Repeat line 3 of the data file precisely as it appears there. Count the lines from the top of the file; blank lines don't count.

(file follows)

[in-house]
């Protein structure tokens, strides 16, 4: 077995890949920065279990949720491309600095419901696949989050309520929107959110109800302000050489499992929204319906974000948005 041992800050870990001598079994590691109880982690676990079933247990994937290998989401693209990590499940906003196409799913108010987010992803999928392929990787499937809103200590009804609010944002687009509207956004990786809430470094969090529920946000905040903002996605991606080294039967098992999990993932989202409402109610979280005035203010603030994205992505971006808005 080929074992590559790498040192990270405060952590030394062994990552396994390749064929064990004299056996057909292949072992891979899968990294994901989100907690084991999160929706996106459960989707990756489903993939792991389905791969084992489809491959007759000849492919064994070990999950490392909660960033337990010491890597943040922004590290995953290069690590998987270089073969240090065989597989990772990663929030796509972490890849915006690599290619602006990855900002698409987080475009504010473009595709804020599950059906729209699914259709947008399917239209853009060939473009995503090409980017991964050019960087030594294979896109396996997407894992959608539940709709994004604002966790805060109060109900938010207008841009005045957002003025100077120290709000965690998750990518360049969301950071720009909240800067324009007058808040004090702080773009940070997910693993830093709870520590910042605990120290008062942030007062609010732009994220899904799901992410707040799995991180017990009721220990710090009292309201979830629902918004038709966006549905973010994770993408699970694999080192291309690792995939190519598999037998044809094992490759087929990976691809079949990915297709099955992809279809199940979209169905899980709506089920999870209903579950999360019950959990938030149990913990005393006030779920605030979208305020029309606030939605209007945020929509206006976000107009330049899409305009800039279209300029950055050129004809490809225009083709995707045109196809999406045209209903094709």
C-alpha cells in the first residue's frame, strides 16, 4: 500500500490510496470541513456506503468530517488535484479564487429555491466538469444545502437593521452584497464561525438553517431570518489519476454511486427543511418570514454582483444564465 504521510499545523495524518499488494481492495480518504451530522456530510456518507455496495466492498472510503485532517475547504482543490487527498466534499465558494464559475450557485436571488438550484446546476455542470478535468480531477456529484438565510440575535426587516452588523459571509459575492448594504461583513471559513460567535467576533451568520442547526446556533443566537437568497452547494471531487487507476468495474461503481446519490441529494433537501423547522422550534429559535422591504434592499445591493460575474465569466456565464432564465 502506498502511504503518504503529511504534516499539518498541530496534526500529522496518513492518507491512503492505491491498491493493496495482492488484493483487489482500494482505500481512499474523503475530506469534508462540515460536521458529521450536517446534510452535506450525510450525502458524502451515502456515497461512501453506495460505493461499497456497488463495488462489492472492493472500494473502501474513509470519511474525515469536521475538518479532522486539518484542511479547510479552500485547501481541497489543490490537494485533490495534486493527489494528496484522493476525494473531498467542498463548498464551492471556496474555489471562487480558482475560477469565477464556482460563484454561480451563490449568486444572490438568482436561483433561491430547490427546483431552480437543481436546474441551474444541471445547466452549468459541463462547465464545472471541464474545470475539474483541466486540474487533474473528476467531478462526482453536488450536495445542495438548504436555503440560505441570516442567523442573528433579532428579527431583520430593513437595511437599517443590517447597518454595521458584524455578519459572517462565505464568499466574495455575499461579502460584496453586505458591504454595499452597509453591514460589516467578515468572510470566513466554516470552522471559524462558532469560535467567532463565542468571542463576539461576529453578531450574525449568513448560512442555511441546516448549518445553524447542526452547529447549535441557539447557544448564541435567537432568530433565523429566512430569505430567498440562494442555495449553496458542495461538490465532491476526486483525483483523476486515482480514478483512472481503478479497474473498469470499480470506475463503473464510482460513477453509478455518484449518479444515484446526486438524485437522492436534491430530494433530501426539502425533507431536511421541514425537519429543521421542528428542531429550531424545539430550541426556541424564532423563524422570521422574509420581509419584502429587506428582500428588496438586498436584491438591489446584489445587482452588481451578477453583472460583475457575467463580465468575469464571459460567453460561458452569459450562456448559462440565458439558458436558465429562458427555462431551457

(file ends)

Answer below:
C-alpha cells in the first residue's frame, strides 16, 4: 500500500490510496470541513456506503468530517488535484479564487429555491466538469444545502437593521452584497464561525438553517431570518489519476454511486427543511418570514454582483444564465 504521510499545523495524518499488494481492495480518504451530522456530510456518507455496495466492498472510503485532517475547504482543490487527498466534499465558494464559475450557485436571488438550484446546476455542470478535468480531477456529484438565510440575535426587516452588523459571509459575492448594504461583513471559513460567535467576533451568520442547526446556533443566537437568497452547494471531487487507476468495474461503481446519490441529494433537501423547522422550534429559535422591504434592499445591493460575474465569466456565464432564465 502506498502511504503518504503529511504534516499539518498541530496534526500529522496518513492518507491512503492505491491498491493493496495482492488484493483487489482500494482505500481512499474523503475530506469534508462540515460536521458529521450536517446534510452535506450525510450525502458524502451515502456515497461512501453506495460505493461499497456497488463495488462489492472492493472500494473502501474513509470519511474525515469536521475538518479532522486539518484542511479547510479552500485547501481541497489543490490537494485533490495534486493527489494528496484522493476525494473531498467542498463548498464551492471556496474555489471562487480558482475560477469565477464556482460563484454561480451563490449568486444572490438568482436561483433561491430547490427546483431552480437543481436546474441551474444541471445547466452549468459541463462547465464545472471541464474545470475539474483541466486540474487533474473528476467531478462526482453536488450536495445542495438548504436555503440560505441570516442567523442573528433579532428579527431583520430593513437595511437599517443590517447597518454595521458584524455578519459572517462565505464568499466574495455575499461579502460584496453586505458591504454595499452597509453591514460589516467578515468572510470566513466554516470552522471559524462558532469560535467567532463565542468571542463576539461576529453578531450574525449568513448560512442555511441546516448549518445553524447542526452547529447549535441557539447557544448564541435567537432568530433565523429566512430569505430567498440562494442555495449553496458542495461538490465532491476526486483525483483523476486515482480514478483512472481503478479497474473498469470499480470506475463503473464510482460513477453509478455518484449518479444515484446526486438524485437522492436534491430530494433530501426539502425533507431536511421541514425537519429543521421542528428542531429550531424545539430550541426556541424564532423563524422570521422574509420581509419584502429587506428582500428588496438586498436584491438591489446584489445587482452588481451578477453583472460583475457575467463580465468575469464571459460567453460561458452569459450562456448559462440565458439558458436558465429562458427555462431551457